Despite their often negative reputations, LMSs provide a key service for your SCORM course: a SCORM API with error-checking (including error/debug messages) and behind-the-scenes handling of the CMI data model for you. The RTWS is not currently equipped to provide detailed error messages regarding the use of the CMI data model; if you choose to use the LETSI RTWS in place of the SCORM API, you will no longer have the benefit of the SCORM API’s error messages.
In the RTWS each ‘set’ request is an XML document created by your course and submitted to the server via HTTP. Since your course is creating and submitting the XML, it must use its own logic to determine if there are any errors, such as malformed XML or misuses of the CMI data model. For example, if your course accidentally tries to set a read-only field such as learner_name, you will not receive any error messages. It is up to your course to ensure the specifications of the CMI data model are being followed.
(Hopefully in the near future there will be 3rd-party libraries or frameworks that will provide this logic for you so you won’t have to write your own.)
Also, your course must be using a technology that supports SOAP.
The RTWS currently only supports single-SCO courses, and does not support SCORM 2004’s Sequencing and Navigation rules.
On a related note, since the content is being abstracted from the LMS, the LMS’s SCORM “player” will not be available to the RTWS course.
You can read more about the RTWS at http://letsi.org/rtws
Reminder: LETSI membership is open to the public. If you’d like help shape the RTWS (or other LETSI projects), join us!
Additional notes and tidbits not covered in my portion of the presentation
- I briefly demonstrated a prototype I created for Flash-based courses. My prototype uses a modified version of my pipwerks SCORM ActionScript wrapper, allowing developers to simply swap out the pipwerks SCORM class file with a new pipwerks LETSI RTWS class file and still have their course behave as it did with SCORM 2004. This prototype is not available to the public yet, but when I’ve worked out the bugs I will be sure to post a blog entry about it. Stay tuned!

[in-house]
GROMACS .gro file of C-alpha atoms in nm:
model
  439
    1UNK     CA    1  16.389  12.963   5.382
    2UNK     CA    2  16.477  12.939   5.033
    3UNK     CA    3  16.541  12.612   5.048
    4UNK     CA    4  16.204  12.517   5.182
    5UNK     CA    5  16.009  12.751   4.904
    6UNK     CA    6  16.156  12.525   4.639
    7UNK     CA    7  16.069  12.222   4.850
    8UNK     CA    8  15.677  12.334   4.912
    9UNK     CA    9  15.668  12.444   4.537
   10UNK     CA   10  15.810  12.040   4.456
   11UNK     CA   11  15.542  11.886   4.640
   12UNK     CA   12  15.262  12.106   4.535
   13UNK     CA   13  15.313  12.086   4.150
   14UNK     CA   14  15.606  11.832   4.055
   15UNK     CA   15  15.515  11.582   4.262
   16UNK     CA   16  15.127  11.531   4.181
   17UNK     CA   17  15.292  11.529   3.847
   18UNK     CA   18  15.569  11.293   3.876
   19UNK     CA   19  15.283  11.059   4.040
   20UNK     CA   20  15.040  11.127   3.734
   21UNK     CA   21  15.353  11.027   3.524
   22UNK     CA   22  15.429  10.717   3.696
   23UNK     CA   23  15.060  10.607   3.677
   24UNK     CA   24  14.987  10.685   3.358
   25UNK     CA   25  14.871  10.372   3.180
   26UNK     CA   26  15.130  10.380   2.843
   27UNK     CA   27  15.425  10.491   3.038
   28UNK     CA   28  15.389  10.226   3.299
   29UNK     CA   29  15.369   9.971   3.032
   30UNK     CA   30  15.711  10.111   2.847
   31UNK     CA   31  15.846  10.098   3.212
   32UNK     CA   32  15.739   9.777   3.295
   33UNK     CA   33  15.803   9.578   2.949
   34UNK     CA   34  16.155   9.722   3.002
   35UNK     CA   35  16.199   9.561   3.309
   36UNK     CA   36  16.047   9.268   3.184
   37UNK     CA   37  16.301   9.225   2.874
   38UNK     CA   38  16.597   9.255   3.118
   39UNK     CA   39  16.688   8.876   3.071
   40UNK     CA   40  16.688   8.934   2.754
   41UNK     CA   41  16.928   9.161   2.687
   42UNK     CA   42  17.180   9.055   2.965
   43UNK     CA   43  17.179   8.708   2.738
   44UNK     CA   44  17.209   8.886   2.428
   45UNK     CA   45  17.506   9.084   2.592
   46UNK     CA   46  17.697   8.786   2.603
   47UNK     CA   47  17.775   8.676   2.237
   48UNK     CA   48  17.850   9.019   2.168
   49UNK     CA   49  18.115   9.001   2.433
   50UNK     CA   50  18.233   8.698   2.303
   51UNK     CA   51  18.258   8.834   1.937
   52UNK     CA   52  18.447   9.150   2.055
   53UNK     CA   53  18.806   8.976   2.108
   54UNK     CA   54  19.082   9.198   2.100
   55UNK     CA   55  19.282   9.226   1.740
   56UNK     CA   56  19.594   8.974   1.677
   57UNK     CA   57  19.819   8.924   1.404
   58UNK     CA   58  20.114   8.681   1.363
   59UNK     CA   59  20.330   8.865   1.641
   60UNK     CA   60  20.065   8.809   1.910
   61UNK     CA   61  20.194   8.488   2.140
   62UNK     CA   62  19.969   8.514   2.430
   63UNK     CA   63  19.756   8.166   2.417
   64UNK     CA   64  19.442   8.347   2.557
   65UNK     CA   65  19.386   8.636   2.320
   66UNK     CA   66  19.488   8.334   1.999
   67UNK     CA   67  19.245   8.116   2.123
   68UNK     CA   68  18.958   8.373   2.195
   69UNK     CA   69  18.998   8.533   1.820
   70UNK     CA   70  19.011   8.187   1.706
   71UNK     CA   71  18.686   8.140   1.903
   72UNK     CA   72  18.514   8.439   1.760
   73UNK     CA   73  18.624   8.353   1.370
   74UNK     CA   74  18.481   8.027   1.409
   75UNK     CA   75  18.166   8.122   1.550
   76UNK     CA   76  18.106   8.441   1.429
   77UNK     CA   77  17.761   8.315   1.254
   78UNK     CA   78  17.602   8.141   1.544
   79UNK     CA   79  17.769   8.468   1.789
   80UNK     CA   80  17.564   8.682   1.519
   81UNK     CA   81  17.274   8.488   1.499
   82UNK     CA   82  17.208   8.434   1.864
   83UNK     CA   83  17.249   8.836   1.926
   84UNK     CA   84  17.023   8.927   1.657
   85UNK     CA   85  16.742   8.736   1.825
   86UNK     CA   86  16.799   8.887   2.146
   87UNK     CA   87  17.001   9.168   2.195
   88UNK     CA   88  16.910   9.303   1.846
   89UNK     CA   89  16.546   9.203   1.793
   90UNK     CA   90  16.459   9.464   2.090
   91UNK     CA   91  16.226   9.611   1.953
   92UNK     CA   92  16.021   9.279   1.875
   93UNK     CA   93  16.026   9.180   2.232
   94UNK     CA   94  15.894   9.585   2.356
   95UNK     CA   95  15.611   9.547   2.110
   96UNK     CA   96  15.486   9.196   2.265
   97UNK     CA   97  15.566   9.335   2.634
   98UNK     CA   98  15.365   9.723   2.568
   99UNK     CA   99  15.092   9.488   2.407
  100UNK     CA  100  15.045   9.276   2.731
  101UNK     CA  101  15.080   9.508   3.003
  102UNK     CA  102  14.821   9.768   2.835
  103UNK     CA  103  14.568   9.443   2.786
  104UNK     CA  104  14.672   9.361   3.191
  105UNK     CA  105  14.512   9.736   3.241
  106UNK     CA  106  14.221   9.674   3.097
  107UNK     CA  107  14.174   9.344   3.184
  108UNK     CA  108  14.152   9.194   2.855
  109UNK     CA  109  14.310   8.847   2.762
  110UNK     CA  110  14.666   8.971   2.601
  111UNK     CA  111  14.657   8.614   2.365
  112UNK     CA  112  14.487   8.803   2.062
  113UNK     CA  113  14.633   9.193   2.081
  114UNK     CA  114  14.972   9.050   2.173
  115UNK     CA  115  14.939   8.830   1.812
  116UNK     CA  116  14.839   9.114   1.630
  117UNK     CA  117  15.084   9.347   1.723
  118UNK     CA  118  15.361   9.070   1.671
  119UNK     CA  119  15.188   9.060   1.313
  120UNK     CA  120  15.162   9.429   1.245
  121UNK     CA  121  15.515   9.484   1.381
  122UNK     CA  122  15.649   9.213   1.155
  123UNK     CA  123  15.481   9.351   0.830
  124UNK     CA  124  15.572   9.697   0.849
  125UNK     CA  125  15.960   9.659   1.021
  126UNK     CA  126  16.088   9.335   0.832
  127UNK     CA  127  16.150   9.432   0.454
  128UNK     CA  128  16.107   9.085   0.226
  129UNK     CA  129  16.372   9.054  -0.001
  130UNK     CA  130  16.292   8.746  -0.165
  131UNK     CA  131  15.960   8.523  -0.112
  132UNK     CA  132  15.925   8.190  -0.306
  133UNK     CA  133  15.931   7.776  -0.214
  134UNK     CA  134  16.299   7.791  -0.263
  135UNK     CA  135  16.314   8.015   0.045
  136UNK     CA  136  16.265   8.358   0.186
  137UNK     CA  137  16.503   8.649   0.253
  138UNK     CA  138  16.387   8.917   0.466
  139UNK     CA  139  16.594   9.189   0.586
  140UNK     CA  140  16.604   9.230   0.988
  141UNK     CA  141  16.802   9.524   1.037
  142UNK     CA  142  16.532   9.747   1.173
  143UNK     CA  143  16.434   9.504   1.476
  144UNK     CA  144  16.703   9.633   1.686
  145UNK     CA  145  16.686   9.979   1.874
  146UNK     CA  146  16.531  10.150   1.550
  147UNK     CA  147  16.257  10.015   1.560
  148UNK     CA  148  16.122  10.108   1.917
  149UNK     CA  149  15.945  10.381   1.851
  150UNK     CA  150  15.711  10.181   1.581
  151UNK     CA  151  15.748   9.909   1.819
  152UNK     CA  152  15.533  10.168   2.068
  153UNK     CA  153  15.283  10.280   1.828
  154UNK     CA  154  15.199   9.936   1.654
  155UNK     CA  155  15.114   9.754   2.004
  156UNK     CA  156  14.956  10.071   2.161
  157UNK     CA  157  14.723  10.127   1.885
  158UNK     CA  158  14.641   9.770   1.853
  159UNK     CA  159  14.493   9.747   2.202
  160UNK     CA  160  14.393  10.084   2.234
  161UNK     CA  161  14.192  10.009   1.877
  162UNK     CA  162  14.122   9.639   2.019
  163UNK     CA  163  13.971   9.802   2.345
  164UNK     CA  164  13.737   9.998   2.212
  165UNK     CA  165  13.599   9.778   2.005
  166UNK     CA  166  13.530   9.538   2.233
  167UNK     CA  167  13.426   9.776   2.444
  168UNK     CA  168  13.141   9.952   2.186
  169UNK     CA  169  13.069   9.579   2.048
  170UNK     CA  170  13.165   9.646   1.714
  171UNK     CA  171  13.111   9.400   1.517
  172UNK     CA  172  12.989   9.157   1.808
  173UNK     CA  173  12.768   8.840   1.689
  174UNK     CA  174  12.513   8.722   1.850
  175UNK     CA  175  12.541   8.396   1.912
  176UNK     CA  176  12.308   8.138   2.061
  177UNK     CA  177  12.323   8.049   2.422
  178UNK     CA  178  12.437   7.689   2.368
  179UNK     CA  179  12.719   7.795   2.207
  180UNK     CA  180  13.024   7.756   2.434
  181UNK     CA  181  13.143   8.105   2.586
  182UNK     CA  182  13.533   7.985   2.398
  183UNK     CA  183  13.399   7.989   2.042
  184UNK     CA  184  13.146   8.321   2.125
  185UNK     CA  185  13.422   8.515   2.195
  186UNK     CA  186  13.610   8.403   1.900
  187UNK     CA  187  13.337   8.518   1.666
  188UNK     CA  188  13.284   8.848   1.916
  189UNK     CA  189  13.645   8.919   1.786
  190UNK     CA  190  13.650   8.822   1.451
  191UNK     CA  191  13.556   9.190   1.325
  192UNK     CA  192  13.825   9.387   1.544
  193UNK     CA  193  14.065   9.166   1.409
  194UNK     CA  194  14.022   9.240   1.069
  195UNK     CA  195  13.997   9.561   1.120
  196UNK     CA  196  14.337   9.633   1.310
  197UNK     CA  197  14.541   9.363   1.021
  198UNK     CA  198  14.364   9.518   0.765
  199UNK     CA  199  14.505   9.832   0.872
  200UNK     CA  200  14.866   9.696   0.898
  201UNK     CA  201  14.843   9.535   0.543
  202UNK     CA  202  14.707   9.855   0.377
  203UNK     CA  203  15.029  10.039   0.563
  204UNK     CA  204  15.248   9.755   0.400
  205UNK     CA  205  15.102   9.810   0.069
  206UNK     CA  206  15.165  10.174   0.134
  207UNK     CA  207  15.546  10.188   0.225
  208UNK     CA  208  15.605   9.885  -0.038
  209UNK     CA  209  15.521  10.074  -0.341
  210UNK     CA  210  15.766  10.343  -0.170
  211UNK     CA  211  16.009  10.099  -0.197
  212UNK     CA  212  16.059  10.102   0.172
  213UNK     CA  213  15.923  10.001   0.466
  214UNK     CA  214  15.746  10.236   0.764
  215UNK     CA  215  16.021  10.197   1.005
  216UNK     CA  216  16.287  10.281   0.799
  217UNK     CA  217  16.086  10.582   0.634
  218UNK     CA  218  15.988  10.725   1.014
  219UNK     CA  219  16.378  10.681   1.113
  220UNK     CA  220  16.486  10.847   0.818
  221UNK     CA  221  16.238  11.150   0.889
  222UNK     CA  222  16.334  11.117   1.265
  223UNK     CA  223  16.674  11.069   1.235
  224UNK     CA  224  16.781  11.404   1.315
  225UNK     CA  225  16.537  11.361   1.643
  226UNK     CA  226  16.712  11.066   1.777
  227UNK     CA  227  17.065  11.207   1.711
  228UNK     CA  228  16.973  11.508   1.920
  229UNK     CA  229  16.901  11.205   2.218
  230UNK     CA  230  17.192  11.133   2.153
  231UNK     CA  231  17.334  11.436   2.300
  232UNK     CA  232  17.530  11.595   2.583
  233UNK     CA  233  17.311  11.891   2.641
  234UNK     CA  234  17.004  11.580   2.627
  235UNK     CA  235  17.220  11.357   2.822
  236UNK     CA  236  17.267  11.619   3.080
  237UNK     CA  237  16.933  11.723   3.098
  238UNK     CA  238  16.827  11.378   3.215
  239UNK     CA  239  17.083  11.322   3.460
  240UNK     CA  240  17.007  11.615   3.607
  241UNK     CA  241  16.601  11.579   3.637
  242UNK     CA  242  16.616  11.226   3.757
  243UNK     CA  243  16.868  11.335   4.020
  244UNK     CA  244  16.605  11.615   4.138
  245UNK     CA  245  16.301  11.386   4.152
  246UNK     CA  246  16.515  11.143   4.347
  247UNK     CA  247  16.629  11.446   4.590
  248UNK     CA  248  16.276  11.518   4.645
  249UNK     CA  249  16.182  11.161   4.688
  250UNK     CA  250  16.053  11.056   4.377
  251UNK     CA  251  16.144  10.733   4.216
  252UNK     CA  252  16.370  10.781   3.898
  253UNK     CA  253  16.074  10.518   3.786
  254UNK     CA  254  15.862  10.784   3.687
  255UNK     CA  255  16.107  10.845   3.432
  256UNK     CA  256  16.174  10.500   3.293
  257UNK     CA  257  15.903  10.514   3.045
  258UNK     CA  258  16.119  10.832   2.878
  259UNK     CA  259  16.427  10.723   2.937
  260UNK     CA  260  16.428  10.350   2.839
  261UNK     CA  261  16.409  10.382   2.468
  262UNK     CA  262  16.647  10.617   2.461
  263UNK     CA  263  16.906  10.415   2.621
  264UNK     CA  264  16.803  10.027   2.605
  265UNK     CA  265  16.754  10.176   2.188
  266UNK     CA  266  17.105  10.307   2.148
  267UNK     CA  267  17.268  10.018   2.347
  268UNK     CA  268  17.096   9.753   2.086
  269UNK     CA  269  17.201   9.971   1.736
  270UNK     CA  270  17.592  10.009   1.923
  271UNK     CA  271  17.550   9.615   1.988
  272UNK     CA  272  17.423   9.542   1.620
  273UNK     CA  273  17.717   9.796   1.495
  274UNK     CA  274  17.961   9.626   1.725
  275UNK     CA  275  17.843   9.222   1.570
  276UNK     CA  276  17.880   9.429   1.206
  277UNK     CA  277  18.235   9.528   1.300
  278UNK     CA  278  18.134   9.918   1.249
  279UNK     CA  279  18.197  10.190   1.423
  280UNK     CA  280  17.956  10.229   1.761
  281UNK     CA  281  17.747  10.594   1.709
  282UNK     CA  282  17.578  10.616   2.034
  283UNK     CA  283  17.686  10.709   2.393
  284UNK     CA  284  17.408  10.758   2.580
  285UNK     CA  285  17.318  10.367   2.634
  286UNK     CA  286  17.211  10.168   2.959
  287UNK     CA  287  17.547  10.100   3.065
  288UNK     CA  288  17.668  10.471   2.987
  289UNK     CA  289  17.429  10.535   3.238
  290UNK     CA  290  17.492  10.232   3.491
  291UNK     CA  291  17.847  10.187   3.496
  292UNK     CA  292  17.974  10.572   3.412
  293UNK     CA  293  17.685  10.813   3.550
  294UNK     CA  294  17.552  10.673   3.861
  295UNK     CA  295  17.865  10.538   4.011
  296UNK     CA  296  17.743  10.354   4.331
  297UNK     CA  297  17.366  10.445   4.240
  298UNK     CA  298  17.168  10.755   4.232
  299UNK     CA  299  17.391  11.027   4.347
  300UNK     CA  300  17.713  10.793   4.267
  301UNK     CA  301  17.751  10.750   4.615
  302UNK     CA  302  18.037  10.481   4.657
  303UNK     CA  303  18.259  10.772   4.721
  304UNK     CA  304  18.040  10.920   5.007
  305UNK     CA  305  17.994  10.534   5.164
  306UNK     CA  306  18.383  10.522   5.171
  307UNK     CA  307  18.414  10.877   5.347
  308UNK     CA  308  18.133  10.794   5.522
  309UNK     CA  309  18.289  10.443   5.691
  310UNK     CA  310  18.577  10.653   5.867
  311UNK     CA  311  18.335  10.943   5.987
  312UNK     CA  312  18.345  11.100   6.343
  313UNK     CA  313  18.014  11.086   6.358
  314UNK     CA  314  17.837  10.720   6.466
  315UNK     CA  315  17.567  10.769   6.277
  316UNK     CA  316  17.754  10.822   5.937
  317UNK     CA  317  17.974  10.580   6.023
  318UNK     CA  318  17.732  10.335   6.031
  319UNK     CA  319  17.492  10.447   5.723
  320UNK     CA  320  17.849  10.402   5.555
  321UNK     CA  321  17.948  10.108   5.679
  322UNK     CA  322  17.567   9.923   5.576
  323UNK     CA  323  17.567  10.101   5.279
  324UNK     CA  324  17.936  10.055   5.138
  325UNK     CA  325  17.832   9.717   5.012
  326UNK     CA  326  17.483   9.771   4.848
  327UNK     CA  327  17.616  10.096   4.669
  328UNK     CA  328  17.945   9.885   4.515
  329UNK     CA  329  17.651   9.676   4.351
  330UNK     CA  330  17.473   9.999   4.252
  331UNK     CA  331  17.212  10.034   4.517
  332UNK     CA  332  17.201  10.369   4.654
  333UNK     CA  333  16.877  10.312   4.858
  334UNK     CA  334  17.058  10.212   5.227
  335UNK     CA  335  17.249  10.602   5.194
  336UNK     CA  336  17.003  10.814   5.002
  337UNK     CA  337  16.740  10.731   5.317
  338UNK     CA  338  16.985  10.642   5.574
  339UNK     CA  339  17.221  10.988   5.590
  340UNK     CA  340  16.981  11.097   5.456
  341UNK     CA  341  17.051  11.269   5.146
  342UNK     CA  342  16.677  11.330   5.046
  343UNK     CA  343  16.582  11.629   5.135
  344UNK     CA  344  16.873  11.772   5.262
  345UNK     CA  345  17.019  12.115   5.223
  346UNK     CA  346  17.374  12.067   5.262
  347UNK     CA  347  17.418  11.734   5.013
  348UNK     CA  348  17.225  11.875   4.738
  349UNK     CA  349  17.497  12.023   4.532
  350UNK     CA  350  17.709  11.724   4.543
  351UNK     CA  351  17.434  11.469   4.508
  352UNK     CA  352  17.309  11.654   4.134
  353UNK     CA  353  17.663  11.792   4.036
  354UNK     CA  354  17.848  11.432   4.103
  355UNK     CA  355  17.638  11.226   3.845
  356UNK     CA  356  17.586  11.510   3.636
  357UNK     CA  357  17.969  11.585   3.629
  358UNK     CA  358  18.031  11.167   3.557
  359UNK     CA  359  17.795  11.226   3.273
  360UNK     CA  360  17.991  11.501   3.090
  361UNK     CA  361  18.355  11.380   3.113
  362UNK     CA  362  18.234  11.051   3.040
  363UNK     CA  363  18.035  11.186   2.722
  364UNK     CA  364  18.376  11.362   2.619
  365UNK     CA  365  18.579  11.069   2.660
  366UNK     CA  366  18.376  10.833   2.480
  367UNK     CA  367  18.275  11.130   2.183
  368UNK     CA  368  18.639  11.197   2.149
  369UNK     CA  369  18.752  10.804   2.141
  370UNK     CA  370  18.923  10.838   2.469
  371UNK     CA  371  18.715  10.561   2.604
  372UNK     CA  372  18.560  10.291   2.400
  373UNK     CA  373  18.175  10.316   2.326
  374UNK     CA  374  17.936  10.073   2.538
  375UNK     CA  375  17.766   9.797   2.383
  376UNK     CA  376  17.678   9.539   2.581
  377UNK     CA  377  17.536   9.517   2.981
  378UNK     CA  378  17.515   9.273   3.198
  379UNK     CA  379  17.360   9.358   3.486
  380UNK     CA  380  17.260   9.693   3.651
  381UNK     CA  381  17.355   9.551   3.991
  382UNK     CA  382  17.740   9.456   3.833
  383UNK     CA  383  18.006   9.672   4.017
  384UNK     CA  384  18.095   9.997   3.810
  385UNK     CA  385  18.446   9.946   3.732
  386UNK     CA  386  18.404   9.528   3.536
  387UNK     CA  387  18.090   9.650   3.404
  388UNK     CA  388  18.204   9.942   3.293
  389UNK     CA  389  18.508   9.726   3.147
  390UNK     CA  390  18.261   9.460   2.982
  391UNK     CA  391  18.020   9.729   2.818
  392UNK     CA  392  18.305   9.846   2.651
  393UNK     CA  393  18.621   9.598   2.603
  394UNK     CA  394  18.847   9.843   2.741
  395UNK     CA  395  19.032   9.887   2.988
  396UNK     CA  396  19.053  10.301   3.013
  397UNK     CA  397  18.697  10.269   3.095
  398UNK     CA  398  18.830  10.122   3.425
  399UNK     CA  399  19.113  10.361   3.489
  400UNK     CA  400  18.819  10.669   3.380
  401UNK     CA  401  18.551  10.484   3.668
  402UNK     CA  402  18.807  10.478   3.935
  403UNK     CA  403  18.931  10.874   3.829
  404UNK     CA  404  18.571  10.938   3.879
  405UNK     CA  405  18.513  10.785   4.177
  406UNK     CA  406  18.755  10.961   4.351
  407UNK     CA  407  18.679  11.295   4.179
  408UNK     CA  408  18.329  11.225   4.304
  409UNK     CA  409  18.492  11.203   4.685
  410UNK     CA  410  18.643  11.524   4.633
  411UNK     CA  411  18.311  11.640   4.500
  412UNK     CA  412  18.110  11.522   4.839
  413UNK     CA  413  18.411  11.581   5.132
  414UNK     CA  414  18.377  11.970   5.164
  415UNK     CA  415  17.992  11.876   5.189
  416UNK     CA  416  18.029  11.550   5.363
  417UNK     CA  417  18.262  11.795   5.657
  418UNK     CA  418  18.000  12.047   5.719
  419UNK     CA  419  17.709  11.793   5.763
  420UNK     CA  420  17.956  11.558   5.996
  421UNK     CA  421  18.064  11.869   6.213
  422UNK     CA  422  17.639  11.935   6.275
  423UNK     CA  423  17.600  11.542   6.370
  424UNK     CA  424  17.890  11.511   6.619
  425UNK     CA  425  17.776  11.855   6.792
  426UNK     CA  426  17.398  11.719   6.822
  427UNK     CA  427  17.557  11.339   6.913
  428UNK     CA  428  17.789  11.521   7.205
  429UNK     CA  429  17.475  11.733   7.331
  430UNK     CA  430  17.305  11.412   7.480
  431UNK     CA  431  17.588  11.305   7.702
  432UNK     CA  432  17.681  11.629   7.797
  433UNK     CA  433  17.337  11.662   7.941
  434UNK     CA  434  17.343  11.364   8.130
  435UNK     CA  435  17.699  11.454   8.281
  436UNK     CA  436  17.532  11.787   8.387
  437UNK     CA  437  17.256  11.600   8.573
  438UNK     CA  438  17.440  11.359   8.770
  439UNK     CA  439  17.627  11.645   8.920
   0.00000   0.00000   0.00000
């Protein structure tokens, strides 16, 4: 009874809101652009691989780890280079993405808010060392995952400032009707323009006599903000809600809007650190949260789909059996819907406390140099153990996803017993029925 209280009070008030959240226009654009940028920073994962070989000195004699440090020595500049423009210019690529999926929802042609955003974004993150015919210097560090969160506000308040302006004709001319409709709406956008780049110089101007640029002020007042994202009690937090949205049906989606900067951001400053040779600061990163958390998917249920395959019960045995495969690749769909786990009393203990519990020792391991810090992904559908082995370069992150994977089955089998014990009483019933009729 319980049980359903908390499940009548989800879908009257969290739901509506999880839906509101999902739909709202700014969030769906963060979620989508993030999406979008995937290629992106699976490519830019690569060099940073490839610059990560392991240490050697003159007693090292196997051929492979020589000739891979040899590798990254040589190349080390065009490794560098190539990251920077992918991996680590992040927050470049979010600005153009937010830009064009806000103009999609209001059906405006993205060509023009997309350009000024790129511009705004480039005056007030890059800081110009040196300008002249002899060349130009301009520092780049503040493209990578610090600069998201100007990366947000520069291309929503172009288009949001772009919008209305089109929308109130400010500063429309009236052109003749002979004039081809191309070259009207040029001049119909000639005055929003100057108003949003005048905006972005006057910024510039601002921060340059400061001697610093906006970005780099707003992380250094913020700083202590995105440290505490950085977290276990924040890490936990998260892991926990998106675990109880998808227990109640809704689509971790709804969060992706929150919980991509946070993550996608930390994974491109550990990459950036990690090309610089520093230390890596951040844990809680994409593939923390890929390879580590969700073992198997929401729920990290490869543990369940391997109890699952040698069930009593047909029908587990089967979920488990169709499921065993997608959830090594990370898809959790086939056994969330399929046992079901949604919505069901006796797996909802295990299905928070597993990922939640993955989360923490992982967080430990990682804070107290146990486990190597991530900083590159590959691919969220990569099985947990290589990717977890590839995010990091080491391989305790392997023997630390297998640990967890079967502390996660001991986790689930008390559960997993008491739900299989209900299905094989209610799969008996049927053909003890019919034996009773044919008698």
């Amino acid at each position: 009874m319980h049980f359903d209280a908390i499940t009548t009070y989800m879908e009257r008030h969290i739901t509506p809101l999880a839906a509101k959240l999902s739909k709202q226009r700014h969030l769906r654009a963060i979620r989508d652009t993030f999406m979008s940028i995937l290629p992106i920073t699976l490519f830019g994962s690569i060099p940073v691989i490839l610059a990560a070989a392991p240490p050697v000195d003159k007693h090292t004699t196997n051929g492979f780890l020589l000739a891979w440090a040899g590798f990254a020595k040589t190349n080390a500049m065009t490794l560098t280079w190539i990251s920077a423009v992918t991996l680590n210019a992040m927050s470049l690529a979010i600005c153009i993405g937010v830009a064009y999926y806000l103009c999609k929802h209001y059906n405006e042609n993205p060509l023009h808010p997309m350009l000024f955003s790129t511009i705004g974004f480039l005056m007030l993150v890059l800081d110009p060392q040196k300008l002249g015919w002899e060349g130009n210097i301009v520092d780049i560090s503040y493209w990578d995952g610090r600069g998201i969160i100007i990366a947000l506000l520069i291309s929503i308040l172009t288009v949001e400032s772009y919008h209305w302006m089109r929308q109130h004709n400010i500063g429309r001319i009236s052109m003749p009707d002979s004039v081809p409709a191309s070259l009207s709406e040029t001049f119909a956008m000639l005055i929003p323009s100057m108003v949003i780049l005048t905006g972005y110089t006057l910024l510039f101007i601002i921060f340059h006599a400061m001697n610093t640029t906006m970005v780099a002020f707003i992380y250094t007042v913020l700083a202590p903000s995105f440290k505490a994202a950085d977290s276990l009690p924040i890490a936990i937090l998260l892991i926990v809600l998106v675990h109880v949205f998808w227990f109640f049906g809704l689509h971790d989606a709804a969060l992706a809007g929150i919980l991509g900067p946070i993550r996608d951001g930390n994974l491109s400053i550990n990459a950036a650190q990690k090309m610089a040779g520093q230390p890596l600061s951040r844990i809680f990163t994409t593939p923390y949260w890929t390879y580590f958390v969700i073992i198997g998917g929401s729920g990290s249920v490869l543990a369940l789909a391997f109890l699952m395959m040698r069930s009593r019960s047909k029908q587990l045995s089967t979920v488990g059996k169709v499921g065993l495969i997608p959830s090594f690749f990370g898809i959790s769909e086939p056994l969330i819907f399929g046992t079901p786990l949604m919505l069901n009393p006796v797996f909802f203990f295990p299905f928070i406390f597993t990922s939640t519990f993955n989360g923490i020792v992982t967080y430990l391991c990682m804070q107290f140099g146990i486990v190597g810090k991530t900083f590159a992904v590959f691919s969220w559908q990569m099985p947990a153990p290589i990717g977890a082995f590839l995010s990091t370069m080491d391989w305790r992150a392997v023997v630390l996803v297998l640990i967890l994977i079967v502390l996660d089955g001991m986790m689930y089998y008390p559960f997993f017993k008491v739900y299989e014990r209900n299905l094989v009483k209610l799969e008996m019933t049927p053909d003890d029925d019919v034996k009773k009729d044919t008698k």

- The LETSI RTWS is based on the SCORM 2004 (4th Edition) spec and uses the same CMI data model.
- Because the RTWS uses a new launch approach, support for querying the course’s attempt history has been added to the data model (see GetAttempt and GetAttemptList in the RTWS documentation).
- Unlike SCORM, a Get request in the RTWS returns the entire data set in an XML file. It’s up to the course to parse the XML and extract the value for a particular CMI element. I’ve whipped up a document mapping the CMI elements to their XML equivalents.
- A Set request can be partial (set a single or small group of elements) or complete (set the entire data model).
- SCORM’s Initialize() and Terminate() methods are not currently used in the RTWS.
- Rustici Software (scorm.com), Booz Allen Hamilton, and Meridian are all creating LMS prototypes that support the RTWS.
- Rustici Software hopes to fold support for the RTWS into its SCORM Cloud service once the RTWS is ready for prime-time.
- The ADL (owners of SCORM) are not involved with the RTWS, but they are aware of its existence and are monitoring the situation. In a separate action, the ADL is requesting input on the future of SCORM via Project Tin Can. It is LETSI’s hope that the RTWS, when ready, will be folded into the ADL’s plans for SCORM and that the two will co-exist peacefully.